Drudge Retort: The Other Side of the News
Tuesday, August 17, 2021

... against attackers who have 30 minutes of access. It has been understood for decades that it's practically impossible to secure your computer (or computer-based device such as a voting machine) from attackers who have physical access.



Admin's note: Participants in this discussion must follow the site's moderation policy. Profanity will be filtered. Abusive conduct is not allowed.

Part of me wonders if this is why the Cyber Ninjas in Arizona are taking their sweet time with the voting machines they have confiscated.

They don't really care about the audit.

What they do care about is learning how to effectively and quickly hack into a voting machine to change the votes.

#1 | Posted by LampLighter at 2021-08-17 11:56 AM | Reply

Encrypt the hard drive. Bam.

#2 | Posted by LegallyYourDead at 2021-08-17 01:52 PM | Reply

It's still practically impossible to secure your computer...
... against attackers who have 30 minutes of access

Which is why we should have paper ballots.

#3 | Posted by snoofy at 2021-08-17 02:00 PM | Reply | Newsworthy 1

@2 ... Encrypt the hard drive ...

I remain to be convinced that those who may have nefarious intent would not know the password.

Yes, encryption is another layer of protection, and that is good.

Still I wish I knew what is taking the Arizona auditers so long to perform their audit? If they had any competence at all, I'd proffer that they probably would be done by now.

#4 | Posted by LampLighter at 2021-08-17 02:31 PM | Reply


About a month ago hen my modem malfunctioned and lost connection to my Home network, I was hacked.

I needn't go into the details of what happened after that but since then I utilized phone verify for My Account and my email. It's a bit of a nuisance to have to type in a code but compared to the alternative I don't mind.

I have since fixed all the damage the hacking caused but now, if anybody tries it again they have to be sitting at my computer station and answering one of my phones.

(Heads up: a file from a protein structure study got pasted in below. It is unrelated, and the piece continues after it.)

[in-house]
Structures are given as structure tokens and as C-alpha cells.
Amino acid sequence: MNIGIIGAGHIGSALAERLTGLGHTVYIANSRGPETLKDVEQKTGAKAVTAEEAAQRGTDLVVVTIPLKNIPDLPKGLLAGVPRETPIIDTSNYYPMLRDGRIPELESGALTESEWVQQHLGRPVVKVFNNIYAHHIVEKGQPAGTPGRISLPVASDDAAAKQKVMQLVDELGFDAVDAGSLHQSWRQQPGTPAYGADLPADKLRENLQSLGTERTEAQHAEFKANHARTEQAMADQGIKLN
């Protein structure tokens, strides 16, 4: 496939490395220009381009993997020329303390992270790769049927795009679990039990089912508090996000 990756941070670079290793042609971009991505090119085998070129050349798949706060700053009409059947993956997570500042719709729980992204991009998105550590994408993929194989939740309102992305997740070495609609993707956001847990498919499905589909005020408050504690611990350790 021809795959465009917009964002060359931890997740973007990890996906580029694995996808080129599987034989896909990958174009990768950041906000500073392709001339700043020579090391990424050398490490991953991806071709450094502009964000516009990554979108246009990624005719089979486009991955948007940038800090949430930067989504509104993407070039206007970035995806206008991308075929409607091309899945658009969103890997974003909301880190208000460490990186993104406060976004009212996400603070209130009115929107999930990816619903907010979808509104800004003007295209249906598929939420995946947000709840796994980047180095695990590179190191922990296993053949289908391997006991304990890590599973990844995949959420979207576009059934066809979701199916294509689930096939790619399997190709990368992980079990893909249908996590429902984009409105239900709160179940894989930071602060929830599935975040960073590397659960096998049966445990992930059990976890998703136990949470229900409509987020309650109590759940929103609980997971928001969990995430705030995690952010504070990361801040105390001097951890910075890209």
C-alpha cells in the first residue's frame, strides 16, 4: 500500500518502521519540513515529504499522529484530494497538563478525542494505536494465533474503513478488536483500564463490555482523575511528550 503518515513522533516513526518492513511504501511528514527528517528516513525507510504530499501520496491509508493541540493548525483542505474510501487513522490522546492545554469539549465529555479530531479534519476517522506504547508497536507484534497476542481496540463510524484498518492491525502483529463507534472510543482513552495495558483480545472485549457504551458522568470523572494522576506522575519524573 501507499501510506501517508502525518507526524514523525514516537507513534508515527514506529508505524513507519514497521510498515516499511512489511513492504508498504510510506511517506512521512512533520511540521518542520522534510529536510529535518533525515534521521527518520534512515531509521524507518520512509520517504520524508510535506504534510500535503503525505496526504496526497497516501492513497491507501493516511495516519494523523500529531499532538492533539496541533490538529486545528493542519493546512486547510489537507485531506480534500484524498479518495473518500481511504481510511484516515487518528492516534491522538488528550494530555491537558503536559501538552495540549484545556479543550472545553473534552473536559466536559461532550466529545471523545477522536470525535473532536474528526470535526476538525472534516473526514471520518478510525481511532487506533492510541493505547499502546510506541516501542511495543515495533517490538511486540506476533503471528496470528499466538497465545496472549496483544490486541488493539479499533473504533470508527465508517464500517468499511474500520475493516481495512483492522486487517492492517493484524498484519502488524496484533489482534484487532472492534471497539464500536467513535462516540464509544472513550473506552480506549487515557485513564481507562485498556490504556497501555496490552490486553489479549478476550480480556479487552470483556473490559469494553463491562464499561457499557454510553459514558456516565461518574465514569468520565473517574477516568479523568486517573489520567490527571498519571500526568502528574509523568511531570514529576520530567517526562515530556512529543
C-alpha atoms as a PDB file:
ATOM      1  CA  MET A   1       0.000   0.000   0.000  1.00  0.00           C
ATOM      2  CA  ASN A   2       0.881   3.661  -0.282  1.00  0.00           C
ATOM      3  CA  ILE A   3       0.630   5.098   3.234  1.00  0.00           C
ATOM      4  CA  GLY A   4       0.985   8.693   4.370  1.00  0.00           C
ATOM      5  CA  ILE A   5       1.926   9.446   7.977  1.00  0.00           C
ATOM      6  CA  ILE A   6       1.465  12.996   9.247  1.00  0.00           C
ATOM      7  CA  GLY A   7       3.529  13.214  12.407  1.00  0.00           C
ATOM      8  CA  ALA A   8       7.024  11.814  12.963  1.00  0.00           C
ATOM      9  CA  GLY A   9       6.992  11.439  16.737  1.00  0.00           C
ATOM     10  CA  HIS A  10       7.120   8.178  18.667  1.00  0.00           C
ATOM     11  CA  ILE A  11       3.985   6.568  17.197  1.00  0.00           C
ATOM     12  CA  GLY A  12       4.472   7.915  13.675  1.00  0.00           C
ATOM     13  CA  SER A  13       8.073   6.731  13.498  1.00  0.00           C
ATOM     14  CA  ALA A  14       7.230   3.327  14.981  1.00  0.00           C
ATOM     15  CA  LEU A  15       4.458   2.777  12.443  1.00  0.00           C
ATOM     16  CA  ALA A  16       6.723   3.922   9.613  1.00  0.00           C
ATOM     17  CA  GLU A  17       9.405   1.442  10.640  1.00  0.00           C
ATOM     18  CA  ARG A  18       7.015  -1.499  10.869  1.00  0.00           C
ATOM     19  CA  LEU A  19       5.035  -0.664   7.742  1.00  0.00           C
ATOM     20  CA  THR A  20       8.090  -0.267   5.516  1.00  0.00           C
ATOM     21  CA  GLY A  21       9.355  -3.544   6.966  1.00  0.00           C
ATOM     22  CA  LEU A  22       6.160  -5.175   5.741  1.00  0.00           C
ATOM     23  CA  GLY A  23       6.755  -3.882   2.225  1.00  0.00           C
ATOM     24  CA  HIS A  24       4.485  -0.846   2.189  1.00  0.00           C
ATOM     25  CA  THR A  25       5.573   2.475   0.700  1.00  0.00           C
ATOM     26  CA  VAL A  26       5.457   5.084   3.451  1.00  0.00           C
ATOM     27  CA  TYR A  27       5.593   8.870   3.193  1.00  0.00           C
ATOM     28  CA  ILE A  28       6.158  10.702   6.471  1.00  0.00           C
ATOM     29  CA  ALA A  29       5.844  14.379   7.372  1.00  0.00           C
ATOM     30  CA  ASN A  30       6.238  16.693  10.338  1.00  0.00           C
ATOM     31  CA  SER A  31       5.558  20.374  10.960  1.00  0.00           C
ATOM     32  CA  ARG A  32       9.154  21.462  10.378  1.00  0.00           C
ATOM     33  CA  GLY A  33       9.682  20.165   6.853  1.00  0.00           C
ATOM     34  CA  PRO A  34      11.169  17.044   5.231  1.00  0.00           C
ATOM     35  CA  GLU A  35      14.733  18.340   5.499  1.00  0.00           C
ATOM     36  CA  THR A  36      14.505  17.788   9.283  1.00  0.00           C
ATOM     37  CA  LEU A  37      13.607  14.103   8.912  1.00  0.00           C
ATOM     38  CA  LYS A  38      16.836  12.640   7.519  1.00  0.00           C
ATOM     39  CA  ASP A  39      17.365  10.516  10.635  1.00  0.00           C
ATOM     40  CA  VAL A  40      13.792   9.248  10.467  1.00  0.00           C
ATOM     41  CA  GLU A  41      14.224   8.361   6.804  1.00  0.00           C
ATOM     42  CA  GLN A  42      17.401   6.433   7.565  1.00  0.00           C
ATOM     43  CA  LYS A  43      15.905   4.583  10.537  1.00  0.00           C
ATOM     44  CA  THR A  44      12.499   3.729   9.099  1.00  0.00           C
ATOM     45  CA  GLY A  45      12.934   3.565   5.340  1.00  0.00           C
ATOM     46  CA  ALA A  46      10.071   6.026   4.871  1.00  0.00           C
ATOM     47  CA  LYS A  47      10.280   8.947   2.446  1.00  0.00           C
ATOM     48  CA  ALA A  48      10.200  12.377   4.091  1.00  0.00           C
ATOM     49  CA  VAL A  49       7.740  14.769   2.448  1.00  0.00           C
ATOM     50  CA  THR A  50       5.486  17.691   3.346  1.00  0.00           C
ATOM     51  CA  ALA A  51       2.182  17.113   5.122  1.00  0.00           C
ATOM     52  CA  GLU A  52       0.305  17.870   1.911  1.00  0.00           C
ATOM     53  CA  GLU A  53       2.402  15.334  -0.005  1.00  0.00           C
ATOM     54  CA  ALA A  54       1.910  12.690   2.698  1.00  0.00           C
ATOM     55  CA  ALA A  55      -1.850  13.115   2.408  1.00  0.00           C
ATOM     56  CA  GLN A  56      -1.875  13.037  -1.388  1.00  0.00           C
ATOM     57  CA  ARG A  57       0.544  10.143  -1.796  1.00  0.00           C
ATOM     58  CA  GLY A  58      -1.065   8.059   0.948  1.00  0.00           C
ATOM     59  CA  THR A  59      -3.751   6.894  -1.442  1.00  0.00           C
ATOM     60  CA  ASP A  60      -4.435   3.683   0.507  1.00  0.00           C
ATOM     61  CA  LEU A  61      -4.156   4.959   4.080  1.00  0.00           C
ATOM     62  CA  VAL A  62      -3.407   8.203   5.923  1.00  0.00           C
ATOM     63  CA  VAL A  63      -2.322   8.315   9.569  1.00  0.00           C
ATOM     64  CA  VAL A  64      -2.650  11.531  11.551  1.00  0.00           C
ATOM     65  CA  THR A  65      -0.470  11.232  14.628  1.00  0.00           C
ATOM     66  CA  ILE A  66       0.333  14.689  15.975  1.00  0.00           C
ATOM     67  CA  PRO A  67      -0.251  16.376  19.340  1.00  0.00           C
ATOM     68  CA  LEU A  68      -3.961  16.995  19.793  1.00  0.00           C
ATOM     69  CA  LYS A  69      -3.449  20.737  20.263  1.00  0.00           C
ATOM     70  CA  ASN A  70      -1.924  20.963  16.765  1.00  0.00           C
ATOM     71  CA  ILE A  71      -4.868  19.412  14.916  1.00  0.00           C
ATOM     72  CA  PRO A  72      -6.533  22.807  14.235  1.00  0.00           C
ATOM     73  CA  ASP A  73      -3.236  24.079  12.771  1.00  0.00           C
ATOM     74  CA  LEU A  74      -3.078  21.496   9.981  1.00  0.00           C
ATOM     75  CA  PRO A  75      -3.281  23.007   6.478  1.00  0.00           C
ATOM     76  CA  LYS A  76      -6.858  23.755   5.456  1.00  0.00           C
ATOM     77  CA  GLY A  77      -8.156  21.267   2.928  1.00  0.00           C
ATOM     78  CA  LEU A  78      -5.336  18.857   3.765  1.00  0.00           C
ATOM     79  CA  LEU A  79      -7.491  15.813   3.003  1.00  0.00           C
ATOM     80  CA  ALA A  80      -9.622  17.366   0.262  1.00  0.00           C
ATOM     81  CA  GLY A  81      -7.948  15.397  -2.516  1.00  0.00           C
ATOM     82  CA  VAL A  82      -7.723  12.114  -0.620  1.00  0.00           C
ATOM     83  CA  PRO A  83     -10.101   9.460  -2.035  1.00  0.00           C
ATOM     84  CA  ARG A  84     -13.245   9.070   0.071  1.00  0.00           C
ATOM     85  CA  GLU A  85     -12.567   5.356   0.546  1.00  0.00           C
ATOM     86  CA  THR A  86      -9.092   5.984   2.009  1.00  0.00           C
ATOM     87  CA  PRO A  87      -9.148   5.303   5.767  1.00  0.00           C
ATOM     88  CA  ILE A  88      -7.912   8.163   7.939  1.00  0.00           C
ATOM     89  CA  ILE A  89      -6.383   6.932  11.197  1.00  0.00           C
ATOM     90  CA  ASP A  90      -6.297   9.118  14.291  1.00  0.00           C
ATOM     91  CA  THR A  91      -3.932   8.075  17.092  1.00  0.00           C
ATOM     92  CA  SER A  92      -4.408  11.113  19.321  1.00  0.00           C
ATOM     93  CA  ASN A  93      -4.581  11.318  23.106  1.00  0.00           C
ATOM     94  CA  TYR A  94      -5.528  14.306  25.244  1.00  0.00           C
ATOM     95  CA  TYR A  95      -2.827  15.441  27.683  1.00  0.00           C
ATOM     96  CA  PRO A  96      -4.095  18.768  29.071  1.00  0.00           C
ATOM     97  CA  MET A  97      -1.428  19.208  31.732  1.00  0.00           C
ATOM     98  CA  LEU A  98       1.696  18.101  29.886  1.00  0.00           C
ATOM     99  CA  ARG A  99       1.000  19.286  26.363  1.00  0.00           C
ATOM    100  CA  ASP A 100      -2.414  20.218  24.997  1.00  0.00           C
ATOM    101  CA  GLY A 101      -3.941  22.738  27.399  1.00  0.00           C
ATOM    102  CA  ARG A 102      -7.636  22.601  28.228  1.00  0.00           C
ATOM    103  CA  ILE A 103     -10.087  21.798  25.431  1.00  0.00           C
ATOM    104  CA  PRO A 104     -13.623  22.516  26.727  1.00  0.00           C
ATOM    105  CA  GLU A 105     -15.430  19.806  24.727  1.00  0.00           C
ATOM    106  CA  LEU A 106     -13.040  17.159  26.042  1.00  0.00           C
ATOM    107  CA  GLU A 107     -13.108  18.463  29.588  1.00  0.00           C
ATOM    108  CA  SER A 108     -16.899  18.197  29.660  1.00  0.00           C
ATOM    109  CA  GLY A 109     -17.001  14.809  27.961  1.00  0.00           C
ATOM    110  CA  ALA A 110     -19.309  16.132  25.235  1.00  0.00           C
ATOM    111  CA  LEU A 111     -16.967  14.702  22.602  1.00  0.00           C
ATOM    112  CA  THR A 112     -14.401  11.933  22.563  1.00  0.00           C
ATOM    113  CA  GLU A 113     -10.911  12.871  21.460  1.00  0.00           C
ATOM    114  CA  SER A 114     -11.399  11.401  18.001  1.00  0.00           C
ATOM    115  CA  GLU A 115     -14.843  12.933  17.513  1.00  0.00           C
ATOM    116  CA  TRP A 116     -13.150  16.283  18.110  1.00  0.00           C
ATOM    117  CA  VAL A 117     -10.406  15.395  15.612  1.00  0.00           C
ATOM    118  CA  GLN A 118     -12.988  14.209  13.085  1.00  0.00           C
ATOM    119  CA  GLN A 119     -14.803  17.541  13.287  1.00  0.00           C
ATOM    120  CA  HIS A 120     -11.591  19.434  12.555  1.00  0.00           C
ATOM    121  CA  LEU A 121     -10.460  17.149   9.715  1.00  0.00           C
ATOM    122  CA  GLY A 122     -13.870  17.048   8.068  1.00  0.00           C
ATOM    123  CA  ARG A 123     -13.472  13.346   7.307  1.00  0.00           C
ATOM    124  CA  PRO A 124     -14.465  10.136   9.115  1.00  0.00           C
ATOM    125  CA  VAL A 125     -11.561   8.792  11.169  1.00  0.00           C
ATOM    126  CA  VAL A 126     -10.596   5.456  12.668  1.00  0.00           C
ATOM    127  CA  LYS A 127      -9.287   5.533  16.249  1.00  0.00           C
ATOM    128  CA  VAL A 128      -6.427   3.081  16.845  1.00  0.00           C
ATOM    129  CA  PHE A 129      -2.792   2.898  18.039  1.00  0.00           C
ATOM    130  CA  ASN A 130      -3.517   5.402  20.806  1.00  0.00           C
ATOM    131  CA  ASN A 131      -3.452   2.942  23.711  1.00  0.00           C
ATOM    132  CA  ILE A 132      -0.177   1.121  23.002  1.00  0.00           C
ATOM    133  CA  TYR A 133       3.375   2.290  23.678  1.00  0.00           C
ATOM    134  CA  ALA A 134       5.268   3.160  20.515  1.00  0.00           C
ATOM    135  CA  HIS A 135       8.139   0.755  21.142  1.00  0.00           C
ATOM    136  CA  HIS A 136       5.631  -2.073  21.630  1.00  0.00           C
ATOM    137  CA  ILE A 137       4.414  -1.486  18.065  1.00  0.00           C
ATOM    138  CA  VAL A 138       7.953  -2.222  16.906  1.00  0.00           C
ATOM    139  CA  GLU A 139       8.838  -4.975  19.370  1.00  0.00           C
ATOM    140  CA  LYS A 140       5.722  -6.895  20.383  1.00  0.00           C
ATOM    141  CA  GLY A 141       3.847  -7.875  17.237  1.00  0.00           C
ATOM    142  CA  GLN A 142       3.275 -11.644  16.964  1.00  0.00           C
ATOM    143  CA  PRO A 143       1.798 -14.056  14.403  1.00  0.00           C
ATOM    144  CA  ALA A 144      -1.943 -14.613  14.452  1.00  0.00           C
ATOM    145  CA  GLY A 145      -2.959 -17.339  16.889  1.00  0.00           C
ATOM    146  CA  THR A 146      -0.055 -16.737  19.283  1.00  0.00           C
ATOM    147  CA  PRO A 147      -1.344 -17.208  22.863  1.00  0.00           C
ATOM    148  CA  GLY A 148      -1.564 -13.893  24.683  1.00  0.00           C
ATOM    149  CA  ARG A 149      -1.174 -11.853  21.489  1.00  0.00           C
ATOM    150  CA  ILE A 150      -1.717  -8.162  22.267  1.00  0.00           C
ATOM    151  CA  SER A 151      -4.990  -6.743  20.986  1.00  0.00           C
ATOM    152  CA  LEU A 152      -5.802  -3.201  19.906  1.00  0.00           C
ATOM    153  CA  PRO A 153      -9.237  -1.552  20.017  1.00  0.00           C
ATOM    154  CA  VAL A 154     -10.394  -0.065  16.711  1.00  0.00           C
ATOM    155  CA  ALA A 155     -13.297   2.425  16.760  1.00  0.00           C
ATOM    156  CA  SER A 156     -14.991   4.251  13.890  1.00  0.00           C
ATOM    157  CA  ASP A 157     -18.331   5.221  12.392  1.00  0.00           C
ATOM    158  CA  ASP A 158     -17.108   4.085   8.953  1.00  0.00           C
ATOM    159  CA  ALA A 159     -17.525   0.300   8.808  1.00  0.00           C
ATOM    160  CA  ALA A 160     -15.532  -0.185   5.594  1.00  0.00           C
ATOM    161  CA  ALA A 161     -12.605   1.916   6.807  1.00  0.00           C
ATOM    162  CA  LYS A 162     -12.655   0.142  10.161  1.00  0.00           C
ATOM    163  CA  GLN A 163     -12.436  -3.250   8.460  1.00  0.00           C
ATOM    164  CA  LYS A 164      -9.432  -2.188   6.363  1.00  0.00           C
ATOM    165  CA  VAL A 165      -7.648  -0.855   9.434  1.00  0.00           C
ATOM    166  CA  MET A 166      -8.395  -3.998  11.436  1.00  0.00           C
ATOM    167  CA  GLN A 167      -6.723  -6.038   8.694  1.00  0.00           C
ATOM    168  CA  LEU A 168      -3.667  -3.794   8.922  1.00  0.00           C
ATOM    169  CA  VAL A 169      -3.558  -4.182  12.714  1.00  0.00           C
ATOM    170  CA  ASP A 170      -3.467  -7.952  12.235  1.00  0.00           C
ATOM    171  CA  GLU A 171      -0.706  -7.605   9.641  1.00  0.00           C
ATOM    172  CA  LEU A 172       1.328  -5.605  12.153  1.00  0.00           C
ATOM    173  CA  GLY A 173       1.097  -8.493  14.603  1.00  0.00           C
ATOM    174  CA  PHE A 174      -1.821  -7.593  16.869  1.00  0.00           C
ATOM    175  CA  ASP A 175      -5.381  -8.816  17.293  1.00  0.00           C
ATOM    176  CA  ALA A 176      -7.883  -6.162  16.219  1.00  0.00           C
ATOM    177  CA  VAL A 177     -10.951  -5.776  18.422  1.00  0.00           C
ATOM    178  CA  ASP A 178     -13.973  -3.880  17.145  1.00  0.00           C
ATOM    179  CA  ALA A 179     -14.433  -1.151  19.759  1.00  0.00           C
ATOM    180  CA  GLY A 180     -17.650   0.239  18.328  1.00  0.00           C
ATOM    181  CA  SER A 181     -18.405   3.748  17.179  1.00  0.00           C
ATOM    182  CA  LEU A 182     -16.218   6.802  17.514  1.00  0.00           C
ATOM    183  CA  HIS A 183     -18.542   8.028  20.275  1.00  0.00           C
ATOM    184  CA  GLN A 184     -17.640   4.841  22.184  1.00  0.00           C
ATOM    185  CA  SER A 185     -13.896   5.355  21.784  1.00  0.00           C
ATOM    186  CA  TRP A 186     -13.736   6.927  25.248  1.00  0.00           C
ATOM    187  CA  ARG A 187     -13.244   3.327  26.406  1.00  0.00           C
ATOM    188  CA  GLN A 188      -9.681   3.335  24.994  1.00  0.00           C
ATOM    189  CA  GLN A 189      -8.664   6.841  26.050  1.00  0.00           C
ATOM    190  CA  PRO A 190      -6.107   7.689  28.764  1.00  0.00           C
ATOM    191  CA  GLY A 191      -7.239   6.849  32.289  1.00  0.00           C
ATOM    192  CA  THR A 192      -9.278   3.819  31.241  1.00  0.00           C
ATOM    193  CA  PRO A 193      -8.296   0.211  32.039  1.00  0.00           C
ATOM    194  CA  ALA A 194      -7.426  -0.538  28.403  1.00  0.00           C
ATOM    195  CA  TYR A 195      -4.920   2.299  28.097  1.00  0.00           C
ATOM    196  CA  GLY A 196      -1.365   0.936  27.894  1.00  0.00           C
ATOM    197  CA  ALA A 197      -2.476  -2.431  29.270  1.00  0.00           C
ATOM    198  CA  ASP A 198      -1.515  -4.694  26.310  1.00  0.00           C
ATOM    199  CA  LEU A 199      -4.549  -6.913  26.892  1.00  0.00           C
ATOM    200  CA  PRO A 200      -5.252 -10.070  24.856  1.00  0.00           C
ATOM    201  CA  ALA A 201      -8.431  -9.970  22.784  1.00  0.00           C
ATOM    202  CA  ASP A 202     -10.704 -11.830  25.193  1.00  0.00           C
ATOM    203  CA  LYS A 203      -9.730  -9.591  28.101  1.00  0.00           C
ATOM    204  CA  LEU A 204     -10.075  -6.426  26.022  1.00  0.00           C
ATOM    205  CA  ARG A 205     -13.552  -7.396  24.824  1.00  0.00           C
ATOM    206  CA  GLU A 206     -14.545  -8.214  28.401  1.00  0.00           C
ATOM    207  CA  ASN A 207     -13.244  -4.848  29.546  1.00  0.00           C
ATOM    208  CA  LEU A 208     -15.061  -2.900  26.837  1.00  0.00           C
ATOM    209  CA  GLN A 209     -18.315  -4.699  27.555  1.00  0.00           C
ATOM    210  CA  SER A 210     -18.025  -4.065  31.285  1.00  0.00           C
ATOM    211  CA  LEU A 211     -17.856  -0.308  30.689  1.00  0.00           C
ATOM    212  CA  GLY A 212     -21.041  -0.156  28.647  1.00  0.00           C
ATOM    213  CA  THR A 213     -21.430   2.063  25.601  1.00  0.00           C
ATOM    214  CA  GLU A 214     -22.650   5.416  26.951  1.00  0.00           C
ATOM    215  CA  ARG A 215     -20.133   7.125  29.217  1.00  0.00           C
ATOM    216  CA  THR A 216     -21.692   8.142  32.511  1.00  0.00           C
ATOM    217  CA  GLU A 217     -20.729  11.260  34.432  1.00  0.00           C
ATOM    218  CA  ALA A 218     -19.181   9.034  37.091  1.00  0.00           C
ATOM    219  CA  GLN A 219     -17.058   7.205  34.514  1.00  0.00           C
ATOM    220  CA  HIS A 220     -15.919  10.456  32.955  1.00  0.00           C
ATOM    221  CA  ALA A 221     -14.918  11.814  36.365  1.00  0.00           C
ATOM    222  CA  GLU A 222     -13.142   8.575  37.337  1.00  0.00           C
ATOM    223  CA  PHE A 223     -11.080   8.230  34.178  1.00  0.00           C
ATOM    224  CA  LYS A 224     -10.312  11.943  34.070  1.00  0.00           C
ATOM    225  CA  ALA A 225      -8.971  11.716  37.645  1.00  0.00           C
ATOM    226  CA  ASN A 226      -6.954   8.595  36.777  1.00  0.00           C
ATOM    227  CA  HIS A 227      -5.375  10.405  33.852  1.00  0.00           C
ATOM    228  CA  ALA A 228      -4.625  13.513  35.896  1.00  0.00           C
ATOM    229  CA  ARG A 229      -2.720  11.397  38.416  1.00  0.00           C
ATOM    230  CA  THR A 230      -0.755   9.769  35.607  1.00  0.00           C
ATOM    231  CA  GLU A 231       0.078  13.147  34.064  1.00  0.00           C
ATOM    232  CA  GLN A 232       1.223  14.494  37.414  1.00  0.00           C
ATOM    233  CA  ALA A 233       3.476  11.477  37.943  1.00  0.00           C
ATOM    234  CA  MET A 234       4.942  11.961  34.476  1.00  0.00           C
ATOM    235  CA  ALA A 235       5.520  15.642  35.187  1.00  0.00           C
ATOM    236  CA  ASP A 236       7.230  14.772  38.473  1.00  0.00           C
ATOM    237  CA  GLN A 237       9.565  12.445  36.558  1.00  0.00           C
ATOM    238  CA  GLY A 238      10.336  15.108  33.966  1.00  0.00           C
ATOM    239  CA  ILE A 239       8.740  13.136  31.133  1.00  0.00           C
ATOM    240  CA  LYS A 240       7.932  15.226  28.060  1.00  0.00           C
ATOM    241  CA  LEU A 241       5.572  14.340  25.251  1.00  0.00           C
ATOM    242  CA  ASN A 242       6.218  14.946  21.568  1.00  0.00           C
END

Of course I've also made things more complicated than that but you get the gist.

#5 | Posted by Twinpac at 2021-08-17 02:50 PM | Reply

@#5 ... I've also made things more complicated than that but you get the gist. ...


Which is why I have a concern regarding just what the Arizona auditors are doing with those voting machines, and what is taking them so long to do it.

Could they be trying to figure out the internals for future reference? Reminds me of the Georgia Republicans in the legislature putting Republicans in charge of Fulton County voting process.

Disparate events, or somehow related?

#6 | Posted by LampLighter at 2021-08-17 03:10 PM | Reply


"Disparate events, or somehow related?"

They're both related, of course, as in "any port in a storm."

I vote for pure desperation in both cases in hopes of finding some miniscule flaw they can extrapolate into a national, headline grabbing scandal.

As for Arizona, perhaps the length of time it's taking is a delaying tactic before they have to suffer the embarrassment of being wrong ~ thus ending up on the losing end of Dominion's multiple lawsuits for defamation.

#7 | Posted by Twinpac at 2021-08-17 11:16 PM | Reply


Again Arizona. I suspect they'll eventually come up with that old standby "inconclusive due to circumstances" (unnamed) in an effort to sidestep the wrath of Trump and still be halfway useful as a propaganda tool later on.

An anonymous 'somebody else' will no doubt be their patsy ~ probably a Democrat in the Texas legislature. (hint, hint)

#8 | Posted by Twinpac at 2021-08-17 11:56 PM | Reply

Best way to have a truly secure computer is to make sure it isn't connected to the internet and that every flash drive that comes near it is vetted beforehand.

#9 | Posted by Tor at 2021-08-18 05:52 PM | Reply

I barely know how to log in to the DR. I am essentially computer illiterate. It's worrisome to me that people in the know also find it worrisome.

#10 | Posted by Karabekian at 2021-08-18 09:47 PM | Reply

#10 The Internet was built with the assumption that when someone knocks on your door, you can trust who they say they are.

It's a bit like the Second Amendment in that regard. The concept of a bad actor was never considered, and why should it have been? It was never supposed to be more than a way for the military to maintain lines of communication after a nuclear strike takes out any number of command and control centers.

#11 | Posted by snoofy at 2021-08-18 10:25 PM | Reply | Newsworthy 1

Comments are closed for this entry.

Home | Breaking News | Comments | User Blogs | Stats | Back Page | RSS Feed | RSS Spec | DMCA Compliance | Privacy | Copyright 2021 World Readable

Drudge Retort